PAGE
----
Will the real Slim Shady please stand up? Every album released after 2002’s The Eminem Show has featured Eminem rapping in different styles, rarely returning to the carefree freestyle form of his earlier records. Don’t get me wrong, I liked most of the later records – it just seemed like that era had been laid to rest. The rapid fire rhymes of yore had been replaced with earnest pop rap and cumbersome rants – both styles fearing a much slower vocal tempo. I hadn’t fallen off of the Eminem bandwagon, I simply had adjusted with the times and accepted who he had become. That’s why the 1st single from the forthcoming Marshall Mathers LP 2 is such a surprising delight.
Part 34 of a series that will run every Friday throughout 2012 as I discuss records that have affected me throughout the years – Flashback Fridays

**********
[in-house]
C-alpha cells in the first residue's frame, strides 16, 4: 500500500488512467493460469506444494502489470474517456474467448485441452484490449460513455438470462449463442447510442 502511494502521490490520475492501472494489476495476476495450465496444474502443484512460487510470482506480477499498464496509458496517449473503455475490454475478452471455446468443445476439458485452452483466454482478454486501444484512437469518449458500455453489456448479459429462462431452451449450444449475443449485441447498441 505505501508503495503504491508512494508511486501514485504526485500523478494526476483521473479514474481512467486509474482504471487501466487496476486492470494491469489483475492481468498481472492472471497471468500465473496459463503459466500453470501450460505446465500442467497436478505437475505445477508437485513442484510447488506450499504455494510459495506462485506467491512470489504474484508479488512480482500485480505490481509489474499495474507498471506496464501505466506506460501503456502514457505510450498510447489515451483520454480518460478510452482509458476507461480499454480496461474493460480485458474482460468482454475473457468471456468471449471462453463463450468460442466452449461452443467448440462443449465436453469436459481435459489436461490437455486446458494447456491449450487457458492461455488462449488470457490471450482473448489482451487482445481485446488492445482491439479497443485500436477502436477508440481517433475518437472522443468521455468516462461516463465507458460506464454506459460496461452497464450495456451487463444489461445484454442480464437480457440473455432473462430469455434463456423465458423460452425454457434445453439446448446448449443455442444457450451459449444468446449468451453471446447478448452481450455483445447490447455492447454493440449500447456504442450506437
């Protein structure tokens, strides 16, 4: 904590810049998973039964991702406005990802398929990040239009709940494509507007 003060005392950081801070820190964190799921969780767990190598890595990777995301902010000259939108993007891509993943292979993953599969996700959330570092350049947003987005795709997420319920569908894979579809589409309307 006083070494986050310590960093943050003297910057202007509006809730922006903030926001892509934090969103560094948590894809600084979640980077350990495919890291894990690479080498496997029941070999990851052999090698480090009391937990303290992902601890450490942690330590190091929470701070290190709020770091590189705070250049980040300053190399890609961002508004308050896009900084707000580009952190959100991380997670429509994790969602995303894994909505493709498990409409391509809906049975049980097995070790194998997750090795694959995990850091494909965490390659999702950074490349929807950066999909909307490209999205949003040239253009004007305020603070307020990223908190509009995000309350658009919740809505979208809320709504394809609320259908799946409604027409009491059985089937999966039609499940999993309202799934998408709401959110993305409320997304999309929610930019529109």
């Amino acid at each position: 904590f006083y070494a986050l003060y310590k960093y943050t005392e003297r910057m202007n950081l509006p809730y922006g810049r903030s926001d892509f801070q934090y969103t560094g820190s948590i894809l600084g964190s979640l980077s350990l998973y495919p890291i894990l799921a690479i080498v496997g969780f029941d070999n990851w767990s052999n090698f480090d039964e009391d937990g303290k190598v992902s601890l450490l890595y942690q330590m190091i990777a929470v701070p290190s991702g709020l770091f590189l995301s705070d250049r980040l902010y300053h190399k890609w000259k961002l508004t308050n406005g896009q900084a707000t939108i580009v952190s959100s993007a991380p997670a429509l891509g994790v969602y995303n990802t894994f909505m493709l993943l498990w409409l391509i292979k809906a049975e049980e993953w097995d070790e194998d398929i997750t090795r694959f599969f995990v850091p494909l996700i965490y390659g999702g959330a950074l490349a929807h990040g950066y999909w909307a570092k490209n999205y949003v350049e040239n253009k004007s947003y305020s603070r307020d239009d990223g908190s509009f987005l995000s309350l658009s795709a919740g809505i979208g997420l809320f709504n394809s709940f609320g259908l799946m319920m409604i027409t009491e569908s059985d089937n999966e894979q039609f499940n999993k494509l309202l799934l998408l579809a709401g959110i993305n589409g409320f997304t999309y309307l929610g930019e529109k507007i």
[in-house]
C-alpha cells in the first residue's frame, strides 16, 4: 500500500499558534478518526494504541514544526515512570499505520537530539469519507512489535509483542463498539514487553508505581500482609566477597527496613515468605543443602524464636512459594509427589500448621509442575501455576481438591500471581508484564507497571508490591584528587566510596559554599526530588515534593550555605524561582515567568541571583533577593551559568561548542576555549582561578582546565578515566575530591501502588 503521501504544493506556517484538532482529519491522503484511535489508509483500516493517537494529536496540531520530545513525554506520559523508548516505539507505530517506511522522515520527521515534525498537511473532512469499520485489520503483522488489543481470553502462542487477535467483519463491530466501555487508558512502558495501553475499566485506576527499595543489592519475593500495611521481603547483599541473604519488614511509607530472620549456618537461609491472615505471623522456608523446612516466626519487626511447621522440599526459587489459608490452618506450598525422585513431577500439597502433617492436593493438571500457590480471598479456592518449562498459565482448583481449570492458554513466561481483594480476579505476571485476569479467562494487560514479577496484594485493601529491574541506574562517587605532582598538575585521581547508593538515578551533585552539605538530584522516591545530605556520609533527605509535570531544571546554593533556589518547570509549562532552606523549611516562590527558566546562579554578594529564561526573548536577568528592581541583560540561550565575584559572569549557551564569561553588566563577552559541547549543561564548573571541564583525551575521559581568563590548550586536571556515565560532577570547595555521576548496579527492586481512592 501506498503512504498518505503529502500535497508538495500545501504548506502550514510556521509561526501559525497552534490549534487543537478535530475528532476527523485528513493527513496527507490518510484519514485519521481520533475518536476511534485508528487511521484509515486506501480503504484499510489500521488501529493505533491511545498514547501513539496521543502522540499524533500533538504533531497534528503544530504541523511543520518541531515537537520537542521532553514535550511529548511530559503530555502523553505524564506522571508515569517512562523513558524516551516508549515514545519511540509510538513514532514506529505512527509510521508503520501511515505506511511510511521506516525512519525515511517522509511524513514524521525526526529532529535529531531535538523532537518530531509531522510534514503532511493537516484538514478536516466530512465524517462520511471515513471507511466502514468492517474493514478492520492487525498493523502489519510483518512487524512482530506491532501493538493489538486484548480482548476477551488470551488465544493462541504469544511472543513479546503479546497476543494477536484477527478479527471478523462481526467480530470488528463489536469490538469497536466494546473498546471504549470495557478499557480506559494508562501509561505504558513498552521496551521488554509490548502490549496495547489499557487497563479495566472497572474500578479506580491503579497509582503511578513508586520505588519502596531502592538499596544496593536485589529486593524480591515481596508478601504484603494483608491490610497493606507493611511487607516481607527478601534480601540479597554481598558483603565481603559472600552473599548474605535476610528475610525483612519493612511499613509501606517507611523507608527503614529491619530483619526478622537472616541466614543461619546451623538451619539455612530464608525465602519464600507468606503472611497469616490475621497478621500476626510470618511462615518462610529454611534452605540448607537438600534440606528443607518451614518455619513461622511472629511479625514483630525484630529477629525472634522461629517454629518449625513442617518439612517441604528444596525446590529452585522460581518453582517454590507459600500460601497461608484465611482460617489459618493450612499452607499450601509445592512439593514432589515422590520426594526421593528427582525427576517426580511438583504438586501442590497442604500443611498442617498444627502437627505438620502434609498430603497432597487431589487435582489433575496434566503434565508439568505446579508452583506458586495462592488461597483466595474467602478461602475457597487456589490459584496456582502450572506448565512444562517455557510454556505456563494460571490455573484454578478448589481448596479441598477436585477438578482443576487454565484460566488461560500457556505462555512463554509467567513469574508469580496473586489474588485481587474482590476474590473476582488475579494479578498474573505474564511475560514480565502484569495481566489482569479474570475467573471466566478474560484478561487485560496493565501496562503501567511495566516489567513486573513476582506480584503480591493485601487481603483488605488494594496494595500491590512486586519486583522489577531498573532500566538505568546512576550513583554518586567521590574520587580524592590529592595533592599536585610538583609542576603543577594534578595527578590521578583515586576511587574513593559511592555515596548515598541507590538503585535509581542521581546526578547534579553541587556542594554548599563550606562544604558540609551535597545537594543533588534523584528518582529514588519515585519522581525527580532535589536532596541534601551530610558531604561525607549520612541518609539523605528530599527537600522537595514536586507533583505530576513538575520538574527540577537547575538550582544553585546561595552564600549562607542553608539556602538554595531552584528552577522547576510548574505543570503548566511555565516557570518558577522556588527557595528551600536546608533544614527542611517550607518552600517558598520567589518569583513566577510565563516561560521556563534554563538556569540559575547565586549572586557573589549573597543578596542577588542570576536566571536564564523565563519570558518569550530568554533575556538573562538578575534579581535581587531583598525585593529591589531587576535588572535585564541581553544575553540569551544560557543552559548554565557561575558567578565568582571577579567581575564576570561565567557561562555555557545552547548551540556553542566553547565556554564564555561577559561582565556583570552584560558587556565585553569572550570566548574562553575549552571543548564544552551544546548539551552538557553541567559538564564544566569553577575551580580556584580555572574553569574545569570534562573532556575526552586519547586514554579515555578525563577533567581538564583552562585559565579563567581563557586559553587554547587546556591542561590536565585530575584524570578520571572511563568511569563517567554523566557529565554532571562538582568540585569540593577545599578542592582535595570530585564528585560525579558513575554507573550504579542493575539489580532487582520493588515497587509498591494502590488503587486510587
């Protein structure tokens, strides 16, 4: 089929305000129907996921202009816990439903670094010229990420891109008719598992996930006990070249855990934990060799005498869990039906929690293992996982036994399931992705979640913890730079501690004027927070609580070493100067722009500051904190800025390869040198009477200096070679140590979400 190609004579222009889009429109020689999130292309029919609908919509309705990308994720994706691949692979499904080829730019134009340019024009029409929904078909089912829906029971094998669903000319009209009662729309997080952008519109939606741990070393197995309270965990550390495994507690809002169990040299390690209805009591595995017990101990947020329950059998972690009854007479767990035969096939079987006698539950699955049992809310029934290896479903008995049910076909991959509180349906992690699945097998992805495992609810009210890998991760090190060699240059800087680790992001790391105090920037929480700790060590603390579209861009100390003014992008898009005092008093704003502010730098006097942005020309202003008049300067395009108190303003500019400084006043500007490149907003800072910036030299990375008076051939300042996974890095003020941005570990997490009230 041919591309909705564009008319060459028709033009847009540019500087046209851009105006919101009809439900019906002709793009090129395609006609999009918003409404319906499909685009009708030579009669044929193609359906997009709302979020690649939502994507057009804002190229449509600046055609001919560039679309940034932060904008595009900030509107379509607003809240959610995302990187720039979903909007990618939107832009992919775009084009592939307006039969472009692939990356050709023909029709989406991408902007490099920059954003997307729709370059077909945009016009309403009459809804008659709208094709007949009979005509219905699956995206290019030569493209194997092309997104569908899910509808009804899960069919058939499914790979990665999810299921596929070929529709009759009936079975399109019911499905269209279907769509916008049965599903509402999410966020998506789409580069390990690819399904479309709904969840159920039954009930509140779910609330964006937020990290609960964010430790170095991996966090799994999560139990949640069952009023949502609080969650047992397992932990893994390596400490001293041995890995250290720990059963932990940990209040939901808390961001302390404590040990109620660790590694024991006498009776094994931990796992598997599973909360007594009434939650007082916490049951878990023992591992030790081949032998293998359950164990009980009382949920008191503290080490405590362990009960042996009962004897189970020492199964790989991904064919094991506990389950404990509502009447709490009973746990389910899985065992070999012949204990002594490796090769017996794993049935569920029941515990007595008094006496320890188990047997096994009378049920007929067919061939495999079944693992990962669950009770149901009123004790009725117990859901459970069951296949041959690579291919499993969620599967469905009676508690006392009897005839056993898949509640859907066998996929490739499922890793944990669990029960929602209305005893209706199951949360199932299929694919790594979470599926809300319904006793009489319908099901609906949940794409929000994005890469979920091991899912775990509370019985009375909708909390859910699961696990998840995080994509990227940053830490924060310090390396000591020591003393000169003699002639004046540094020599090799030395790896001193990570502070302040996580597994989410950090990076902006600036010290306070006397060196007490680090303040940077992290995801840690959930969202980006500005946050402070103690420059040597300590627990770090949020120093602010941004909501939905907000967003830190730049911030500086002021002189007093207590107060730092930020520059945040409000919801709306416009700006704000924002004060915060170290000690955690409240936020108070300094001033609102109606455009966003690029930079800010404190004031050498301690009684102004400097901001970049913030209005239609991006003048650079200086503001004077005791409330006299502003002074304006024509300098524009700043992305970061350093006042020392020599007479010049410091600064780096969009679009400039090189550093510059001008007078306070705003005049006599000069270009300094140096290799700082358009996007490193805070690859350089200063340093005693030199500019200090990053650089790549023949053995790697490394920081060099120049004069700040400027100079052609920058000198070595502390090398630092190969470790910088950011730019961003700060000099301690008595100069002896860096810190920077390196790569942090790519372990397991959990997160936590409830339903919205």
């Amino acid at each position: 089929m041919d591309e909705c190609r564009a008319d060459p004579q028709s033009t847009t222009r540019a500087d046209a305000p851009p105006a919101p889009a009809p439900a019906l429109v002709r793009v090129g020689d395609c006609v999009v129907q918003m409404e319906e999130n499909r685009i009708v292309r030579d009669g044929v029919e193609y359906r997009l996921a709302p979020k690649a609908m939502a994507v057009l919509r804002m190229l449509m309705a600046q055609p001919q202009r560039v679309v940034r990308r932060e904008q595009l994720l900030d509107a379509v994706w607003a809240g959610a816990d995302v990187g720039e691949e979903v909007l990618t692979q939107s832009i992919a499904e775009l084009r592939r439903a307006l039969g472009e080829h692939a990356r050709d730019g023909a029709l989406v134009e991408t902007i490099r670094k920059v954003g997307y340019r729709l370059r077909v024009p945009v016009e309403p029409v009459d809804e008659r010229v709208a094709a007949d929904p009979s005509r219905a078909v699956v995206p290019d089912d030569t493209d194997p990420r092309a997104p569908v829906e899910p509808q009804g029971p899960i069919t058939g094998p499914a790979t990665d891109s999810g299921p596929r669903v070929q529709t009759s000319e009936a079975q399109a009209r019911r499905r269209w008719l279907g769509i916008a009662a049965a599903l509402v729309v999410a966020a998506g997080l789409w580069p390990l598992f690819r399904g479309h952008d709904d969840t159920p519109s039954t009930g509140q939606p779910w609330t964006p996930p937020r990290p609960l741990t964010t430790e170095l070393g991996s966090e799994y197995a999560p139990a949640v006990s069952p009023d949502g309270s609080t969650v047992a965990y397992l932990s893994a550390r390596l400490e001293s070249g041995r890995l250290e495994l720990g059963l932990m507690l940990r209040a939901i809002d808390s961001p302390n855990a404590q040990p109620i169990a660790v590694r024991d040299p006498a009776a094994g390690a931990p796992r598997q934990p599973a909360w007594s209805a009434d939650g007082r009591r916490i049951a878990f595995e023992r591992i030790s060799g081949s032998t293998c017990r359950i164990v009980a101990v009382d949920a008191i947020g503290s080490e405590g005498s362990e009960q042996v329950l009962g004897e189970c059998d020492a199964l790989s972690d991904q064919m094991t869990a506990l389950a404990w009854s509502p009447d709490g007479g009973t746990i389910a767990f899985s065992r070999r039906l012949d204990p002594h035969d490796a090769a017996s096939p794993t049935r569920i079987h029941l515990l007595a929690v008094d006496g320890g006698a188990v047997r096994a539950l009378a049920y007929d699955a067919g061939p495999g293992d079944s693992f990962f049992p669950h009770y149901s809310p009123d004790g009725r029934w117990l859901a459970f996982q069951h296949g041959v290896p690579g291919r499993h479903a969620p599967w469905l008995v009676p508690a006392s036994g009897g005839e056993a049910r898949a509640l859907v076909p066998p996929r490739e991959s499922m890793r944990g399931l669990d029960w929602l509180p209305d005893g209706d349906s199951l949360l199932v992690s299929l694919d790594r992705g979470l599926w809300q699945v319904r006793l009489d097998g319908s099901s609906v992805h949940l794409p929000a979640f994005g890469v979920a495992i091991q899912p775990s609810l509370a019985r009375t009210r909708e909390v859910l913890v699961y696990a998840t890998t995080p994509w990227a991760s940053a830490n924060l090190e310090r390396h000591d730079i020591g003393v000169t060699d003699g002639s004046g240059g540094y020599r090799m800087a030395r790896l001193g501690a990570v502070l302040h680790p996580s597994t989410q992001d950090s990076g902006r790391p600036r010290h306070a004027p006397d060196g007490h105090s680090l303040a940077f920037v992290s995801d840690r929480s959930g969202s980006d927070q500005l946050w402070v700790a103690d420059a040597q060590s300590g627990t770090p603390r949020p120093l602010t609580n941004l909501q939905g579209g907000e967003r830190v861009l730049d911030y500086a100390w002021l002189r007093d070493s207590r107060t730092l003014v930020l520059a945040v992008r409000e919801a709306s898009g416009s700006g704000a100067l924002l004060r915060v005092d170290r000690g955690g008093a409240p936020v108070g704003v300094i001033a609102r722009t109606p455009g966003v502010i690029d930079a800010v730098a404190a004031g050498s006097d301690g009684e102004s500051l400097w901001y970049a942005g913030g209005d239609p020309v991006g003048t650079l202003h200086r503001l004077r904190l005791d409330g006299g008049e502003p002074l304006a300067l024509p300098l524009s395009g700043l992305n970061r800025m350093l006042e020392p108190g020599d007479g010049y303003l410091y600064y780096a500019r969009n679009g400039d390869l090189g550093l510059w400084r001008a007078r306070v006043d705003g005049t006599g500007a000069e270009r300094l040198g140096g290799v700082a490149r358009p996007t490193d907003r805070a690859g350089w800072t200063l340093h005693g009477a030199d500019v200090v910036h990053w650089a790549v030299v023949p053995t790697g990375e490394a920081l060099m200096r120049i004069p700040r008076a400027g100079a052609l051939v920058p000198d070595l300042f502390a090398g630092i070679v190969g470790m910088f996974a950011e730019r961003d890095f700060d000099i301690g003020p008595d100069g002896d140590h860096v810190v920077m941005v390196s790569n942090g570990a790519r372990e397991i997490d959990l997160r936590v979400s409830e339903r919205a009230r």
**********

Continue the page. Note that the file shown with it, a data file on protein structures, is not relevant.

The early 90’s were a very strange time period. As someone who was in high school from 1991 to 1995 (yes, I graduated) I saw the mainstreaming of the Grunge era as the G-Funk era simultaneously exploded on MTV and radio stations. You would think that these two very different genres (fuzzy rock n roll VS gangsta rap) would also have two very different fan bases – but it wasn’t quite like that. My friends and I would listen to all the latest CD’s – it was very common for me to swap out my Nirvana and Pearl Jam CD’s for Dr. Dre and Snoop Doggy Dogg. Personally, I’d listened to a bit of N.W.A. a few years earlier and had really loved what I heard – it couldn’t prepare me for the 1 -2 punch of Dr. Dre’s The Chronic and Snoop Doggy Dogg’s Doggystyle. I love both records, but I slightly prefer the paranoid world that inhabits Snoop’s record.